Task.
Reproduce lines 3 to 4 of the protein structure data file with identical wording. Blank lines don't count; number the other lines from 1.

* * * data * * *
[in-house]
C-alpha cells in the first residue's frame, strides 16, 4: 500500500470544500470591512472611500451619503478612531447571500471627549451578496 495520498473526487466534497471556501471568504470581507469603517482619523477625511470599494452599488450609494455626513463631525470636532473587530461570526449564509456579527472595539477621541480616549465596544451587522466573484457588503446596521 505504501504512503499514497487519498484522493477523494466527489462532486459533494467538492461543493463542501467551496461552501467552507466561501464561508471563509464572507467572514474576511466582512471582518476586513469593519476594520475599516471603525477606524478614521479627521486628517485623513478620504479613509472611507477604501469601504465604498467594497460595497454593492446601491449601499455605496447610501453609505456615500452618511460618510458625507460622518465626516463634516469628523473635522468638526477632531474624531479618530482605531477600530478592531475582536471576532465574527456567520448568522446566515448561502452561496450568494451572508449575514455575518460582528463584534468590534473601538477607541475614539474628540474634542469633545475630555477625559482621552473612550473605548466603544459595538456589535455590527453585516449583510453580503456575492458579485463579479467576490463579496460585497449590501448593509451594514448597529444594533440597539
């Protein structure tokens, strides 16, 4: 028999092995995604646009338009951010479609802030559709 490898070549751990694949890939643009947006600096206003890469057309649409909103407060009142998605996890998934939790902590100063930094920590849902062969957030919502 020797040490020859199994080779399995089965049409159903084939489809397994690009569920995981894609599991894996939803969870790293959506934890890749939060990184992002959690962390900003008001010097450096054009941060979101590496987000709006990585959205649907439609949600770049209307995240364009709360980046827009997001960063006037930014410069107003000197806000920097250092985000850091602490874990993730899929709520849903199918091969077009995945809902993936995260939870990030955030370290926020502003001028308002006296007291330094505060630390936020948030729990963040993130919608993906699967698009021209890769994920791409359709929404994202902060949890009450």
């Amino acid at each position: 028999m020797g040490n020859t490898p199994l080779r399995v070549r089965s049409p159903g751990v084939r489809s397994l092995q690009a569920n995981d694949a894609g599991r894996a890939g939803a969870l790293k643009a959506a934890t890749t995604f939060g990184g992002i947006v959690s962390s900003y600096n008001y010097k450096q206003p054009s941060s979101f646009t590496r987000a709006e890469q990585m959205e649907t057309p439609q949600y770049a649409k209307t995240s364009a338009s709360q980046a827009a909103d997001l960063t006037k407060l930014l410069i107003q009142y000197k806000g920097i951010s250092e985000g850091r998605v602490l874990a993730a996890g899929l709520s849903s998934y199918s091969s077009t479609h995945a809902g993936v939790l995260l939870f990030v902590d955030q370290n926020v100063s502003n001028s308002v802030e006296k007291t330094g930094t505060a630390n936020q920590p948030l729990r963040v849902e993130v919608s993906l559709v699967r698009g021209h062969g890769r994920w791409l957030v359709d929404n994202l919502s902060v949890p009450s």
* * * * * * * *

């Protein structure tokens, strides 16, 4: 028999092995995604646009338009951010479609802030559709 490898070549751990694949890939643009947006600096206003890469057309649409909103407060009142998605996890998934939790902590100063930094920590849902062969957030919502 020797040490020859199994080779399995089965049409159903084939489809397994690009569920995981894609599991894996939803969870790293959506934890890749939060990184992002959690962390900003008001010097450096054009941060979101590496987000709006990585959205649907439609949600770049209307995240364009709360980046827009997001960063006037930014410069107003000197806000920097250092985000850091602490874990993730899929709520849903199918091969077009995945809902993936995260939870990030955030370290926020502003001028308002006296007291330094505060630390936020948030729990963040993130919608993906699967698009021209890769994920791409359709929404994202902060949890009450």
């Amino acid at each position: 028999m020797g040490n020859t490898p199994l080779r399995v070549r089965s049409p159903g751990v084939r489809s397994l092995q690009a569920n995981d694949a894609g599991r894996a890939g939803a969870l790293k643009a959506a934890t890749t995604f939060g990184g992002i947006v959690s962390s900003y600096n008001y010097k450096q206003p054009s941060s979101f646009t590496r987000a709006e890469q990585m959205e649907t057309p439609q949600y770049a649409k209307t995240s364009a338009s709360q980046a827009a909103d997001l960063t006037k407060l930014l410069i107003q009142y000197k806000g920097i951010s250092e985000g850091r998605v602490l874990a993730a996890g899929l709520s849903s998934y199918s091969s077009t479609h995945a809902g993936v939790l995260l939870f990030v902590d955030q370290n926020v100063s502003n001028s308002v802030e006296k007291t330094g930094t505060a630390n936020q920590p948030l729990r963040v849902e993130v919608s993906l559709v699967r698009g021209h062969g890769r994920w791409l957030v359709d929404n994202l919502s902060v949890p009450s």